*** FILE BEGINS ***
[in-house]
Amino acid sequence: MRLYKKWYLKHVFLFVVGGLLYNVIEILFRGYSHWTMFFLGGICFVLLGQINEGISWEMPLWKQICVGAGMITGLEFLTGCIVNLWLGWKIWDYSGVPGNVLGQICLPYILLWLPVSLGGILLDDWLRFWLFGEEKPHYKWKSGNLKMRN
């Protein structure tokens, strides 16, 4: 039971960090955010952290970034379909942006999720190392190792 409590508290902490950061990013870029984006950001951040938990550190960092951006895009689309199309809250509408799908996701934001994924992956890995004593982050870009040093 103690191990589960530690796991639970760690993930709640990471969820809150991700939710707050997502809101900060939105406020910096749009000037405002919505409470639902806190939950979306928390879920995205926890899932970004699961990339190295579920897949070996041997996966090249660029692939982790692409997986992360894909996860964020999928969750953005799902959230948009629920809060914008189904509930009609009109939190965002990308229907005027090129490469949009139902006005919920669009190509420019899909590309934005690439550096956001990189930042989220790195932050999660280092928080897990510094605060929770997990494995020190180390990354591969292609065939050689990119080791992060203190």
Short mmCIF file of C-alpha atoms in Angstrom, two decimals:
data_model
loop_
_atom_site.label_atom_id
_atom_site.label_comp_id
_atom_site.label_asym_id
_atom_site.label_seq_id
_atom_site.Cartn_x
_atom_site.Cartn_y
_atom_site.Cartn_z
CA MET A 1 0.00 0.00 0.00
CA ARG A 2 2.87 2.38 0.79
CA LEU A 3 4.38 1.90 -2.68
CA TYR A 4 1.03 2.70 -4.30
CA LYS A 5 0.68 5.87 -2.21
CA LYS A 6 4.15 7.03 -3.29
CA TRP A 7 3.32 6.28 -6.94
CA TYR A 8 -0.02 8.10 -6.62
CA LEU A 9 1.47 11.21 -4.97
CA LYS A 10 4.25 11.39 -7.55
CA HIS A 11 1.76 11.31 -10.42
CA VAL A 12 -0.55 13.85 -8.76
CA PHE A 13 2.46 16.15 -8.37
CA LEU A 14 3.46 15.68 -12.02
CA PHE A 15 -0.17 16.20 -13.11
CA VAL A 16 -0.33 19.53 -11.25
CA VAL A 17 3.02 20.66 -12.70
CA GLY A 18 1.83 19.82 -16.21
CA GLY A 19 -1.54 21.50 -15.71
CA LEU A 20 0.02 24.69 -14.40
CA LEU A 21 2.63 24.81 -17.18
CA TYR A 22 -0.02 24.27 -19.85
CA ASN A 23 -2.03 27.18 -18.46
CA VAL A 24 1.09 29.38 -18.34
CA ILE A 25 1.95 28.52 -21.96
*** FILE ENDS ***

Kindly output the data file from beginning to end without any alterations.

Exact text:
[in-house]
Amino acid sequence: MRLYKKWYLKHVFLFVVGGLLYNVIEILFRGYSHWTMFFLGGICFVLLGQINEGISWEMPLWKQICVGAGMITGLEFLTGCIVNLWLGWKIWDYSGVPGNVLGQICLPYILLWLPVSLGGILLDDWLRFWLFGEEKPHYKWKSGNLKMRN
């Protein structure tokens, strides 16, 4: 039971960090955010952290970034379909942006999720190392190792 409590508290902490950061990013870029984006950001951040938990550190960092951006895009689309199309809250509408799908996701934001994924992956890995004593982050870009040093 103690191990589960530690796991639970760690993930709640990471969820809150991700939710707050997502809101900060939105406020910096749009000037405002919505409470639902806190939950979306928390879920995205926890899932970004699961990339190295579920897949070996041997996966090249660029692939982790692409997986992360894909996860964020999928969750953005799902959230948009629920809060914008189904509930009609009109939190965002990308229907005027090129490469949009139902006005919920669009190509420019899909590309934005690439550096956001990189930042989220790195932050999660280092928080897990510094605060929770997990494995020190180390990354591969292609065939050689990119080791992060203190």
Short mmCIF file of C-alpha atoms in Angstrom, two decimals:
data_model
loop_
_atom_site.label_atom_id
_atom_site.label_comp_id
_atom_site.label_asym_id
_atom_site.label_seq_id
_atom_site.Cartn_x
_atom_site.Cartn_y
_atom_site.Cartn_z
CA MET A 1 0.00 0.00 0.00
CA ARG A 2 2.87 2.38 0.79
CA LEU A 3 4.38 1.90 -2.68
CA TYR A 4 1.03 2.70 -4.30
CA LYS A 5 0.68 5.87 -2.21
CA LYS A 6 4.15 7.03 -3.29
CA TRP A 7 3.32 6.28 -6.94
CA TYR A 8 -0.02 8.10 -6.62
CA LEU A 9 1.47 11.21 -4.97
CA LYS A 10 4.25 11.39 -7.55
CA HIS A 11 1.76 11.31 -10.42
CA VAL A 12 -0.55 13.85 -8.76
CA PHE A 13 2.46 16.15 -8.37
CA LEU A 14 3.46 15.68 -12.02
CA PHE A 15 -0.17 16.20 -13.11
CA VAL A 16 -0.33 19.53 -11.25
CA VAL A 17 3.02 20.66 -12.70
CA GLY A 18 1.83 19.82 -16.21
CA GLY A 19 -1.54 21.50 -15.71
CA LEU A 20 0.02 24.69 -14.40
CA LEU A 21 2.63 24.81 -17.18
CA TYR A 22 -0.02 24.27 -19.85
CA ASN A 23 -2.03 27.18 -18.46
CA VAL A 24 1.09 29.38 -18.34
CA ILE A 25 1.95 28.52 -21.96